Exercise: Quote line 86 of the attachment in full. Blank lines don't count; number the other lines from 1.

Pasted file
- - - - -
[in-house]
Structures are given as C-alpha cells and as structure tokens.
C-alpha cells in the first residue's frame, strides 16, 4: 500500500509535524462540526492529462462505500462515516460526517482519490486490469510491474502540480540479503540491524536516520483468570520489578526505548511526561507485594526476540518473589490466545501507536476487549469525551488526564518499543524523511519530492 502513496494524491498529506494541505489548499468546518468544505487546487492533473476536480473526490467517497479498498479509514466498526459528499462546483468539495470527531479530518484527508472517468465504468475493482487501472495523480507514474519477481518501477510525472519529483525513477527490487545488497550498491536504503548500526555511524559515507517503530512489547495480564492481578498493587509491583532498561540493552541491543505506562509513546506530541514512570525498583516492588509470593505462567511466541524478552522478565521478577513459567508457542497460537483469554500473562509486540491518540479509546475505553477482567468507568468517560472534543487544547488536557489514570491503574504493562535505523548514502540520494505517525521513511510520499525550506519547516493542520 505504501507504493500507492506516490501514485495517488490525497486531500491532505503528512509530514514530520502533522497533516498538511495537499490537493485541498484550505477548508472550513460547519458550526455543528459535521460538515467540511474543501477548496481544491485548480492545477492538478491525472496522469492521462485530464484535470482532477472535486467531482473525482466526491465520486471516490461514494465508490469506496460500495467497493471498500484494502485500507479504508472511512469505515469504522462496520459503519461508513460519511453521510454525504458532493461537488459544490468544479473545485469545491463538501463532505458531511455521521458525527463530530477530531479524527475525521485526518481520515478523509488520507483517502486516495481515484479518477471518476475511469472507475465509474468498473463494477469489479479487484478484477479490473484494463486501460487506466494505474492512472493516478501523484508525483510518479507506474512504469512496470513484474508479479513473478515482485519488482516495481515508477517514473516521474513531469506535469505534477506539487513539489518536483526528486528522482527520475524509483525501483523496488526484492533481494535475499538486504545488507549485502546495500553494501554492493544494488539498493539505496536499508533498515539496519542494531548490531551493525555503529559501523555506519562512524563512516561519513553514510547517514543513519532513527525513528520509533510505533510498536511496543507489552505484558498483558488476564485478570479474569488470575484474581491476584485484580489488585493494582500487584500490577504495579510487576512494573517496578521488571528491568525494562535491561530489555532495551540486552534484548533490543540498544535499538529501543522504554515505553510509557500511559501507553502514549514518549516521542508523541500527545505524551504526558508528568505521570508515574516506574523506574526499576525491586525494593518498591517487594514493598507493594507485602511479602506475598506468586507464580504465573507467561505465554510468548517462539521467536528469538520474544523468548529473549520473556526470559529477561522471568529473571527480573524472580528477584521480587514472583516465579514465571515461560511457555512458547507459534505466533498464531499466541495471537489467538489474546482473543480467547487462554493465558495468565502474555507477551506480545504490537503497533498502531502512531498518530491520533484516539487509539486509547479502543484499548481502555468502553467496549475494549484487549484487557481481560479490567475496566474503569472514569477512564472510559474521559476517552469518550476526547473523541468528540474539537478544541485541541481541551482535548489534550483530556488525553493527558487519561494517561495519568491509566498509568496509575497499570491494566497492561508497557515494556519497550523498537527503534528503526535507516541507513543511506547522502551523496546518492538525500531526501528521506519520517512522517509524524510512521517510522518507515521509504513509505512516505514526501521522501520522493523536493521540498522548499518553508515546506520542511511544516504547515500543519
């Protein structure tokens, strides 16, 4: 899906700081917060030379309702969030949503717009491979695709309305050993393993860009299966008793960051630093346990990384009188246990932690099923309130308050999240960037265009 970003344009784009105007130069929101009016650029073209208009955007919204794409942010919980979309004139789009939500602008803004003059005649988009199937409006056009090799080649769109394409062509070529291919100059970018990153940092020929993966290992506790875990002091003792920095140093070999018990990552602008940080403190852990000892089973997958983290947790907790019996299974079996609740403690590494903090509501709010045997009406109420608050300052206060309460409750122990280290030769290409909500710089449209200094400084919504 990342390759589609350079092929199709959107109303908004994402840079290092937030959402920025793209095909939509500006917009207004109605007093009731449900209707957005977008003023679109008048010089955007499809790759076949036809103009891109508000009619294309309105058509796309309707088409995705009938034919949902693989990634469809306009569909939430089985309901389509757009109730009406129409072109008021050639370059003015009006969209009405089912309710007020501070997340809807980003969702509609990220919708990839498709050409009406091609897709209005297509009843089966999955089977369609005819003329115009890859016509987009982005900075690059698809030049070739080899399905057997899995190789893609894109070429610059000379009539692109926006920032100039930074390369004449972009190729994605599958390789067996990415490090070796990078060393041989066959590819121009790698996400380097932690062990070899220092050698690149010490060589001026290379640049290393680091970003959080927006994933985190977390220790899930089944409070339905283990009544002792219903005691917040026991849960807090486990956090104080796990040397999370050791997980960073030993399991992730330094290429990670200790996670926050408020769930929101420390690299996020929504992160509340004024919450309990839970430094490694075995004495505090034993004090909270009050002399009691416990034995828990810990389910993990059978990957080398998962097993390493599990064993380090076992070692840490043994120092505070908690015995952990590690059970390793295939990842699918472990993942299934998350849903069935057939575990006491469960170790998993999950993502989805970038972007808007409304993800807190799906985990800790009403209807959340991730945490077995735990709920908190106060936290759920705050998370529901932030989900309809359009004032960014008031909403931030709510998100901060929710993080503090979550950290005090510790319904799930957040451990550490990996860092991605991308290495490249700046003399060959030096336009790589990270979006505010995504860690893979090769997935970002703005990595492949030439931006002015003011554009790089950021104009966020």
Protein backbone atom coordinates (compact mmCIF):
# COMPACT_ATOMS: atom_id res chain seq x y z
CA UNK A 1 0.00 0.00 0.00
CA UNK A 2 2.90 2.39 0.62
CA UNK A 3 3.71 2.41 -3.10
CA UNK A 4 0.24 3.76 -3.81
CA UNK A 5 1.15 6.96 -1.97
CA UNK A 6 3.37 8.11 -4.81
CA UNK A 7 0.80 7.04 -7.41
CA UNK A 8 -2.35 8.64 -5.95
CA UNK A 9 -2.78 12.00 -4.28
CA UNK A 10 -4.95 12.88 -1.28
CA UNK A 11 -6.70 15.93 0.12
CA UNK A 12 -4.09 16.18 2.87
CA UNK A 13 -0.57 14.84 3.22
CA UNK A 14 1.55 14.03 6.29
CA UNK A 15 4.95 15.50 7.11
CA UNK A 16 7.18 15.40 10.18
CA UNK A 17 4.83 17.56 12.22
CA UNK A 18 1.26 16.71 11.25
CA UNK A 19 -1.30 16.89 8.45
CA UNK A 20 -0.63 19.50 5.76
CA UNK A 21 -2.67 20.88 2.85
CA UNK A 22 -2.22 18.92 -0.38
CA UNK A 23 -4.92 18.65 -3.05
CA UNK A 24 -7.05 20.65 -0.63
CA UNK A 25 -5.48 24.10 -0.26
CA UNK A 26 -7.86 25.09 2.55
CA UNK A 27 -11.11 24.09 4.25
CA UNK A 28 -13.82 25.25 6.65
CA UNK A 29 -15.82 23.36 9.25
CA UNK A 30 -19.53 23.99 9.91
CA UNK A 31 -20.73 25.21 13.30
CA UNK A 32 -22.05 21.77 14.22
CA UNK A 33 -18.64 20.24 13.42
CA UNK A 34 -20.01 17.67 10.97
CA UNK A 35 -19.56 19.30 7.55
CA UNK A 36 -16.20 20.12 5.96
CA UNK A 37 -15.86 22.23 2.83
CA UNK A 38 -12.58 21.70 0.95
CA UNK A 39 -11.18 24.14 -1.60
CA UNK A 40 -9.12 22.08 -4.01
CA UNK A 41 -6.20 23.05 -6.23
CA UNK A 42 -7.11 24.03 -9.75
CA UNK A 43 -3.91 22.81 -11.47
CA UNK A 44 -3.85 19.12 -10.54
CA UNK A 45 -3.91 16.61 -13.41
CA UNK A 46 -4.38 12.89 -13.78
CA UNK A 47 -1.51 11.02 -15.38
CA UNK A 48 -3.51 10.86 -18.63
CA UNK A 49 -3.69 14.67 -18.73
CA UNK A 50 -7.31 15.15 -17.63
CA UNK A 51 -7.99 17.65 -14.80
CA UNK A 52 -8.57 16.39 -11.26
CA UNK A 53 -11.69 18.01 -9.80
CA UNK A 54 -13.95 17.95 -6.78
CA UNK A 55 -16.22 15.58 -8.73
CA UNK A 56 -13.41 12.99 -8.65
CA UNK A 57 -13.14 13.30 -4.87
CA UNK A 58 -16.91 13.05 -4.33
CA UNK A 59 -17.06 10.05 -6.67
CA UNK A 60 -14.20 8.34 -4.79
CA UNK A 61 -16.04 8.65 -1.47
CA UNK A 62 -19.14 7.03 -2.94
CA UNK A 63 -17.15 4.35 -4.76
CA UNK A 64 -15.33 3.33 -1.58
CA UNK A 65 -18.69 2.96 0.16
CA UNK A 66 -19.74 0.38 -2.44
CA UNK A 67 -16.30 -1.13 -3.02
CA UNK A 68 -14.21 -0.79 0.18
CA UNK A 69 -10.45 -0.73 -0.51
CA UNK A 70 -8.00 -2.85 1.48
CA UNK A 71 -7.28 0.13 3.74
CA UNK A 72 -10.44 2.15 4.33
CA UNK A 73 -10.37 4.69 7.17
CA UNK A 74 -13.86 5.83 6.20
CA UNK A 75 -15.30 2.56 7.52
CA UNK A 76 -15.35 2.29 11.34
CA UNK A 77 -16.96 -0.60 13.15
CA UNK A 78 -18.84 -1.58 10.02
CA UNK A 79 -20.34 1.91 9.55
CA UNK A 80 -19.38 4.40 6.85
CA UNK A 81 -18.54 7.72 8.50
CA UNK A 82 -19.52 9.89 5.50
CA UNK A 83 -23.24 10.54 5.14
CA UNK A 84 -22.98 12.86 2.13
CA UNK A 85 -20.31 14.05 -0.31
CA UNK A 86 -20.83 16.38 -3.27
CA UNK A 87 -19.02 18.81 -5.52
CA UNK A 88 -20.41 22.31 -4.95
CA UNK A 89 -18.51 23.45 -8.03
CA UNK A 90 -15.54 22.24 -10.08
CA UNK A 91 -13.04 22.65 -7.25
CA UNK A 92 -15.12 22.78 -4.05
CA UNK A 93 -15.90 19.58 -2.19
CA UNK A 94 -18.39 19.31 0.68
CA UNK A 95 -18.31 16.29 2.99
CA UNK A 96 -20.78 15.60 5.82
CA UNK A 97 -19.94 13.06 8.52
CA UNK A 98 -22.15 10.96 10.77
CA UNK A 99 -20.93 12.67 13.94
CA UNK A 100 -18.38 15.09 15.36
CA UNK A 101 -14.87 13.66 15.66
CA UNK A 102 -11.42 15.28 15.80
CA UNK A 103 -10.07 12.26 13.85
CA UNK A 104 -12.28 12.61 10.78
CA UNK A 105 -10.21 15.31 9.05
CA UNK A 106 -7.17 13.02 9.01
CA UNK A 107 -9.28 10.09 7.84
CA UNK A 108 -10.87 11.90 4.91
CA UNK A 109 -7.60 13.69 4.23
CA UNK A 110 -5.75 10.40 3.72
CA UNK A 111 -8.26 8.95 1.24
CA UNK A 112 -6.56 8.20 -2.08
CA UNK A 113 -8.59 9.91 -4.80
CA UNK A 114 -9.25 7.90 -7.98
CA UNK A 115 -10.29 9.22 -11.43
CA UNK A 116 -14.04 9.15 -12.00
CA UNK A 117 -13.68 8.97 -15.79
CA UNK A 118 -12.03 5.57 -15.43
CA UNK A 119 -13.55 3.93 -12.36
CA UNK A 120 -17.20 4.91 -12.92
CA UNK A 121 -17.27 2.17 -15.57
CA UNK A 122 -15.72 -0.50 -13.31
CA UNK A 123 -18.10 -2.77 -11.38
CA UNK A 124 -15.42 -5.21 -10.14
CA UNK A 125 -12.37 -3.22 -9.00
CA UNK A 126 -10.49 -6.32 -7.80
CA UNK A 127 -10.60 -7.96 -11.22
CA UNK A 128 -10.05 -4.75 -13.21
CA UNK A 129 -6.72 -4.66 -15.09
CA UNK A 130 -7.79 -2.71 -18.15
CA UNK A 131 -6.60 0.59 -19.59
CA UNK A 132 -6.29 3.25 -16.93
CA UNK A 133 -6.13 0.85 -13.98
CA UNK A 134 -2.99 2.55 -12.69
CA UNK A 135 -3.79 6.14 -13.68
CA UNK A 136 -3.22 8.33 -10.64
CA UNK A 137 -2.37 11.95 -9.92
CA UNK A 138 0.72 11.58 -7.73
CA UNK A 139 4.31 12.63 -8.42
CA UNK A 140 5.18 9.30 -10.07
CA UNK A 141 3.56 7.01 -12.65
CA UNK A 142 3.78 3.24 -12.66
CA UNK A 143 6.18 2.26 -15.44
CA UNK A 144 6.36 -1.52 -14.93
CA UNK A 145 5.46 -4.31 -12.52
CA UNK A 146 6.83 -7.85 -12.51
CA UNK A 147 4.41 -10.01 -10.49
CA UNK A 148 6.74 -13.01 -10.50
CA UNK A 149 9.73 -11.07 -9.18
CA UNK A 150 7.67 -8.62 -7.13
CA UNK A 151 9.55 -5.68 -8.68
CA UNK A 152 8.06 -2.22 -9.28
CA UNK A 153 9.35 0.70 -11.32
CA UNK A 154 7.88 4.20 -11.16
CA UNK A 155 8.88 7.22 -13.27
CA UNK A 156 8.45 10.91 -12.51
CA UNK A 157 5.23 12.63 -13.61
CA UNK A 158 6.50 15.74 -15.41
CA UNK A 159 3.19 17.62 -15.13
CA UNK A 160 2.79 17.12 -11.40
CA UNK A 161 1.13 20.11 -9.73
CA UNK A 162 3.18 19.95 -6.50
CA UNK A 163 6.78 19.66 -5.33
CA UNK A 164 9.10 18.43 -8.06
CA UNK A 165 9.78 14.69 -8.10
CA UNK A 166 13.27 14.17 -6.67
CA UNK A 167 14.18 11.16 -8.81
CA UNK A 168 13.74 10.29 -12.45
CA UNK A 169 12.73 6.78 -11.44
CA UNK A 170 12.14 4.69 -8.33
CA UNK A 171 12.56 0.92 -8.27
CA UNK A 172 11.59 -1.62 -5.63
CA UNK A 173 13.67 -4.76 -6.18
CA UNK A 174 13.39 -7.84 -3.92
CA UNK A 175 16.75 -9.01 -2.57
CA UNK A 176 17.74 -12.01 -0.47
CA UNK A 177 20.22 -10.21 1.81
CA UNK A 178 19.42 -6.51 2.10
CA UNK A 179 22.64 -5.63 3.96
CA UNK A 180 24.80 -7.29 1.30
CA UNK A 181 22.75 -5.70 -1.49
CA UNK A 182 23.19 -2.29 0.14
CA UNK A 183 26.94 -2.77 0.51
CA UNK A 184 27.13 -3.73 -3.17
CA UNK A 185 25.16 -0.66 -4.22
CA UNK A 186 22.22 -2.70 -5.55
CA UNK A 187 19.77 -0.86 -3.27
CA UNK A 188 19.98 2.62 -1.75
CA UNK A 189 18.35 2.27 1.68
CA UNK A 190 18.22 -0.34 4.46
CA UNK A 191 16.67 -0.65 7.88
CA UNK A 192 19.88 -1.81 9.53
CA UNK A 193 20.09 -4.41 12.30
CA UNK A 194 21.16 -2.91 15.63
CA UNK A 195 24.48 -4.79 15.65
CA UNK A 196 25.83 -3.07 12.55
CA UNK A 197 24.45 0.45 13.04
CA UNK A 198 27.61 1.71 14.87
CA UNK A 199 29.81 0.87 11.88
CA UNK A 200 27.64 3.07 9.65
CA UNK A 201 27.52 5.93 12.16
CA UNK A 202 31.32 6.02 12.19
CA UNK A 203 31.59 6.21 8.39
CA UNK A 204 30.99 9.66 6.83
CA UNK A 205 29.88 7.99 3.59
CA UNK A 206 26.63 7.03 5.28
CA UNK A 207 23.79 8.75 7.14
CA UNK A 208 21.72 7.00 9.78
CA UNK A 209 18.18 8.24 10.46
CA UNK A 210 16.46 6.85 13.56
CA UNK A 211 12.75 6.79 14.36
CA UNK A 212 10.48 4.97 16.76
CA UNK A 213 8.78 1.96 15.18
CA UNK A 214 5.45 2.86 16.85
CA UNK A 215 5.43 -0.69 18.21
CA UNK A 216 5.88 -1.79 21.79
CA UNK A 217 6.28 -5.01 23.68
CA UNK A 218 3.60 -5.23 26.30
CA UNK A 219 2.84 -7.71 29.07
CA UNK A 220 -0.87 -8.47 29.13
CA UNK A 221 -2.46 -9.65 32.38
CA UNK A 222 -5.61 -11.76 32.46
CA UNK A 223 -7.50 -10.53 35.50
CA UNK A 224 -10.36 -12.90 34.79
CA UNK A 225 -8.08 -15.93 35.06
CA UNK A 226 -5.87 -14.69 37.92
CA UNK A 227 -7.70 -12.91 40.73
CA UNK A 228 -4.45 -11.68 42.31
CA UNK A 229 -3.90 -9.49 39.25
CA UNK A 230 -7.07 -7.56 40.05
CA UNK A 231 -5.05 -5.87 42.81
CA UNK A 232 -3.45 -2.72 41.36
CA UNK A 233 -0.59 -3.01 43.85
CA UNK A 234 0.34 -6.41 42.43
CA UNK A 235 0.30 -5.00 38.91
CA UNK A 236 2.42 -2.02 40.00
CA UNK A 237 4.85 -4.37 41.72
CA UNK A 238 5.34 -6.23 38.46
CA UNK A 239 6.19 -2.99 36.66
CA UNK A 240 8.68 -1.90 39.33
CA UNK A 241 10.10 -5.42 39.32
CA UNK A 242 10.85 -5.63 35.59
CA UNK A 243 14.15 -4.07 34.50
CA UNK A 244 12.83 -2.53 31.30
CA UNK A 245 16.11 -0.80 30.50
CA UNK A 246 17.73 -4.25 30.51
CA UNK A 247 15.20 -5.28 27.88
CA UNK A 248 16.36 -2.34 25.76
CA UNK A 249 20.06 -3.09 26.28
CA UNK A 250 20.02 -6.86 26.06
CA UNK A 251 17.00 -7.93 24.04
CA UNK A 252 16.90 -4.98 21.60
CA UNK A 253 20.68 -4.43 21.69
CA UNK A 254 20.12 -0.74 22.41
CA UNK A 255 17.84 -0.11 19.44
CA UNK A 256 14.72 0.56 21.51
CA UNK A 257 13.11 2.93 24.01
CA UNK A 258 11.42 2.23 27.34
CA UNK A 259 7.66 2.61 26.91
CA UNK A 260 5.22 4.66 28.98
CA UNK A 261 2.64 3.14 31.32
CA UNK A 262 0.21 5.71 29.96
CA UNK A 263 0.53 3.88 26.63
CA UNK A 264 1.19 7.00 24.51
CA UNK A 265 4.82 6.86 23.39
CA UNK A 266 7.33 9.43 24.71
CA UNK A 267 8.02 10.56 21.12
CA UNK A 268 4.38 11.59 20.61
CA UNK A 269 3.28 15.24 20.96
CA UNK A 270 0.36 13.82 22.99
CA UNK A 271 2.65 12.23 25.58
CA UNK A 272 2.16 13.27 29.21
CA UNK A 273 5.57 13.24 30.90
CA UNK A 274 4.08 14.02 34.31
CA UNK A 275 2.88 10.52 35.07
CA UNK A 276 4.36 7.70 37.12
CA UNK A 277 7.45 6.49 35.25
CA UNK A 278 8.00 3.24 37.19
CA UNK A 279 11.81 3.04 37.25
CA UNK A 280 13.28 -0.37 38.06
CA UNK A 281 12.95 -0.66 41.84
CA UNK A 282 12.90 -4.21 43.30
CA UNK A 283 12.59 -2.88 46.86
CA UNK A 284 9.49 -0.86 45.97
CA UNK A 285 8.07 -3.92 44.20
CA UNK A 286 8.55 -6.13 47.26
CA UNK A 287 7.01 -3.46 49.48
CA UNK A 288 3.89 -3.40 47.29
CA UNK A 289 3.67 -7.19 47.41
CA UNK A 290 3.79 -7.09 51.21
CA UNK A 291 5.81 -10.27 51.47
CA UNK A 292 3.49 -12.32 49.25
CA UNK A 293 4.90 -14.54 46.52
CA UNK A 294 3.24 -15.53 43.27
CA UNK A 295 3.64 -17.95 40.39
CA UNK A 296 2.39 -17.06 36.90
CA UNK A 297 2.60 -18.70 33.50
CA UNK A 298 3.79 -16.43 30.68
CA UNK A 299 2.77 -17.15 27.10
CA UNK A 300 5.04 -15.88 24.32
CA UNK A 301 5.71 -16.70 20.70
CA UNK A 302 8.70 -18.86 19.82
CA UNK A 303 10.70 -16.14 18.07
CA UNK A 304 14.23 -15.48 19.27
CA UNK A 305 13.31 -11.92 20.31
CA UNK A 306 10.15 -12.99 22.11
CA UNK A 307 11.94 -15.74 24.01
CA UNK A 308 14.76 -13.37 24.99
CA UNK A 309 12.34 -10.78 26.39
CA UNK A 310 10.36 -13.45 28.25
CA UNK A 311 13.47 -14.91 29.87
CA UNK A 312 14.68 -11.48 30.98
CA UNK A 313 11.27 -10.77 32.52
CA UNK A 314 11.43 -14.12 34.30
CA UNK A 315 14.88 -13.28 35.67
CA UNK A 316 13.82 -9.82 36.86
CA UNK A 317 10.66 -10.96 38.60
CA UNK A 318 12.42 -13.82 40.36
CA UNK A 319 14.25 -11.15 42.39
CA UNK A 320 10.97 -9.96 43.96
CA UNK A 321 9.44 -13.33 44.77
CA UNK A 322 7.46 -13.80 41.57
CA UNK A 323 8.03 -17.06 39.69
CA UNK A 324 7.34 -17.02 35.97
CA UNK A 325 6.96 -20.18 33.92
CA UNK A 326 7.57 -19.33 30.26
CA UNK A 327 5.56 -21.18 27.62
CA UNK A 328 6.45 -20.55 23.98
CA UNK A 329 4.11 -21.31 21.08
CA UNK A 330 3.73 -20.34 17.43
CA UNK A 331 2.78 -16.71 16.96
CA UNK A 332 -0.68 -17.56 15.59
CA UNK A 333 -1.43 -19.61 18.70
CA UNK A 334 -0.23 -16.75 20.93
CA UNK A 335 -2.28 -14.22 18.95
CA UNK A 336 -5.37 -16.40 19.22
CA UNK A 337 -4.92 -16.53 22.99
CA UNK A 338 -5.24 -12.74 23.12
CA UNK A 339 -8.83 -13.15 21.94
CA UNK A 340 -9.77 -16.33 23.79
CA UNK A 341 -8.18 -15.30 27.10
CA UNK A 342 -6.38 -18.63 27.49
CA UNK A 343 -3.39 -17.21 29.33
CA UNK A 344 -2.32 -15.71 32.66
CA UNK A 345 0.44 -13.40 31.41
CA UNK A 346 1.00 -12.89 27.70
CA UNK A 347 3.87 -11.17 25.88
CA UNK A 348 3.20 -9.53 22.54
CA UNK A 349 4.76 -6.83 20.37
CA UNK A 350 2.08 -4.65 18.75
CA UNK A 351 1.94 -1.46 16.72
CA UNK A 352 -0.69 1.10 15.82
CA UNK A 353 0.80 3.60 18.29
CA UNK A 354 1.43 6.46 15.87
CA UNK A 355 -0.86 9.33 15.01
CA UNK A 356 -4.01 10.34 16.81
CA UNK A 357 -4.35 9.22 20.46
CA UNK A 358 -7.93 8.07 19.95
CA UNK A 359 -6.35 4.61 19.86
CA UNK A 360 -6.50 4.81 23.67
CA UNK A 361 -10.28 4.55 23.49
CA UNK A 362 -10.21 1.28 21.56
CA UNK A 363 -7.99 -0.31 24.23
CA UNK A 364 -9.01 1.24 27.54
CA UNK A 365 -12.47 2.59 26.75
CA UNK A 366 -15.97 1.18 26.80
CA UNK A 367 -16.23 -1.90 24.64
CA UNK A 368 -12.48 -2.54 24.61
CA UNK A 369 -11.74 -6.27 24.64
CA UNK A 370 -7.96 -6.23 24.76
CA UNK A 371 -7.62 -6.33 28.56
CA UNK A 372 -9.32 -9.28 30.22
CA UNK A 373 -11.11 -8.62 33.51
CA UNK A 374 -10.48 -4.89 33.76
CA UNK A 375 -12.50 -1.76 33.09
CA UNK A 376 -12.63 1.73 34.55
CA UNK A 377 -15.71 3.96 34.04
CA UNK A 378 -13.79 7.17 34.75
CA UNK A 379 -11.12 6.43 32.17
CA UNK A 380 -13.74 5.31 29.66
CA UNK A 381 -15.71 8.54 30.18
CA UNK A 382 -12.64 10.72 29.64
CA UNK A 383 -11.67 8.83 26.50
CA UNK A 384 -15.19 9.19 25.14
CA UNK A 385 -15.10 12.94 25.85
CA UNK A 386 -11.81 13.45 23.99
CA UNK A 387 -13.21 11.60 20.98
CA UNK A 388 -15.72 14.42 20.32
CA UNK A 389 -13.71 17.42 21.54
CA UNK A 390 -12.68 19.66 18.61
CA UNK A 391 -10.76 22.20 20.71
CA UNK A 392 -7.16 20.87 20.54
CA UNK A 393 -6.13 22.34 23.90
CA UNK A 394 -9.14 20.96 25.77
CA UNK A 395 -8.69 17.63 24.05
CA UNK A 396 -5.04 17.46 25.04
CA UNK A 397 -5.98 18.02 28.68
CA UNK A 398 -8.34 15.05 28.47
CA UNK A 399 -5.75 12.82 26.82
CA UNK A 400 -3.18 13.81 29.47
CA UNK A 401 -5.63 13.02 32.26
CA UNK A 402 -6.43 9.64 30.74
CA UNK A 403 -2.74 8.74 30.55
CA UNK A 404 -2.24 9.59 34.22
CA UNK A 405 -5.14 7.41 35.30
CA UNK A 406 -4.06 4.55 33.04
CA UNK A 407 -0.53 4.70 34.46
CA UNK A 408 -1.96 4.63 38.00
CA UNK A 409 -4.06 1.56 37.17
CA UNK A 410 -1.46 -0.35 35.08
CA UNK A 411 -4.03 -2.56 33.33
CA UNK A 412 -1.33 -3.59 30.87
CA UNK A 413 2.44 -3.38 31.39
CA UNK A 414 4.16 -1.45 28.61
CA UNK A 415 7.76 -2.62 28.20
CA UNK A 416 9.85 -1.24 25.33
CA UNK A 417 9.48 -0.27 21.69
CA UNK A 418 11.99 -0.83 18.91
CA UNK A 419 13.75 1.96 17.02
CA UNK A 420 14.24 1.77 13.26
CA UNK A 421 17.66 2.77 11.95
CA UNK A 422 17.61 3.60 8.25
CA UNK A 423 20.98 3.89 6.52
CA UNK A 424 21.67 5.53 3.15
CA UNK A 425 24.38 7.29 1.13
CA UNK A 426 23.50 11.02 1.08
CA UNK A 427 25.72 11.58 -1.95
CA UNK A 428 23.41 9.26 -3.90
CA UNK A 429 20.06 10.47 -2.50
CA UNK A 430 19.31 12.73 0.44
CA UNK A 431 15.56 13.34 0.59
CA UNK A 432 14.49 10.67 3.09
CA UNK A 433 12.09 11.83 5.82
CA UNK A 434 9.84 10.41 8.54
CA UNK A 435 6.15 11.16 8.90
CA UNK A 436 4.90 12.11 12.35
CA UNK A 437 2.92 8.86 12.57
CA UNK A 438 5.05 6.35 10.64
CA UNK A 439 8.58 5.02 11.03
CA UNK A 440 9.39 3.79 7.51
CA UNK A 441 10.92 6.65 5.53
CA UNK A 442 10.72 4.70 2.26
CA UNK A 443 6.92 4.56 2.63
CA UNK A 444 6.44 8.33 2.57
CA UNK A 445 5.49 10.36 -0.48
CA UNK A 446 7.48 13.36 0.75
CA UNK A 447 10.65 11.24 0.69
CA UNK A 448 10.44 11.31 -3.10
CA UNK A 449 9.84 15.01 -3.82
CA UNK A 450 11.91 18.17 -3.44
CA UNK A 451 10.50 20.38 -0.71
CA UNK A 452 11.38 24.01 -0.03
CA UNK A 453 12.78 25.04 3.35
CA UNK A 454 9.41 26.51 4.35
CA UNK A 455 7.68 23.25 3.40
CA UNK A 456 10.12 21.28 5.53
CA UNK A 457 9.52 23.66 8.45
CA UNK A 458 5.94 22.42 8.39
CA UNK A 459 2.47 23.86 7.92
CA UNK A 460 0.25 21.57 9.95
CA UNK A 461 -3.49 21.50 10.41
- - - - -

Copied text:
CA UNK A 80 -19.38 4.40 6.85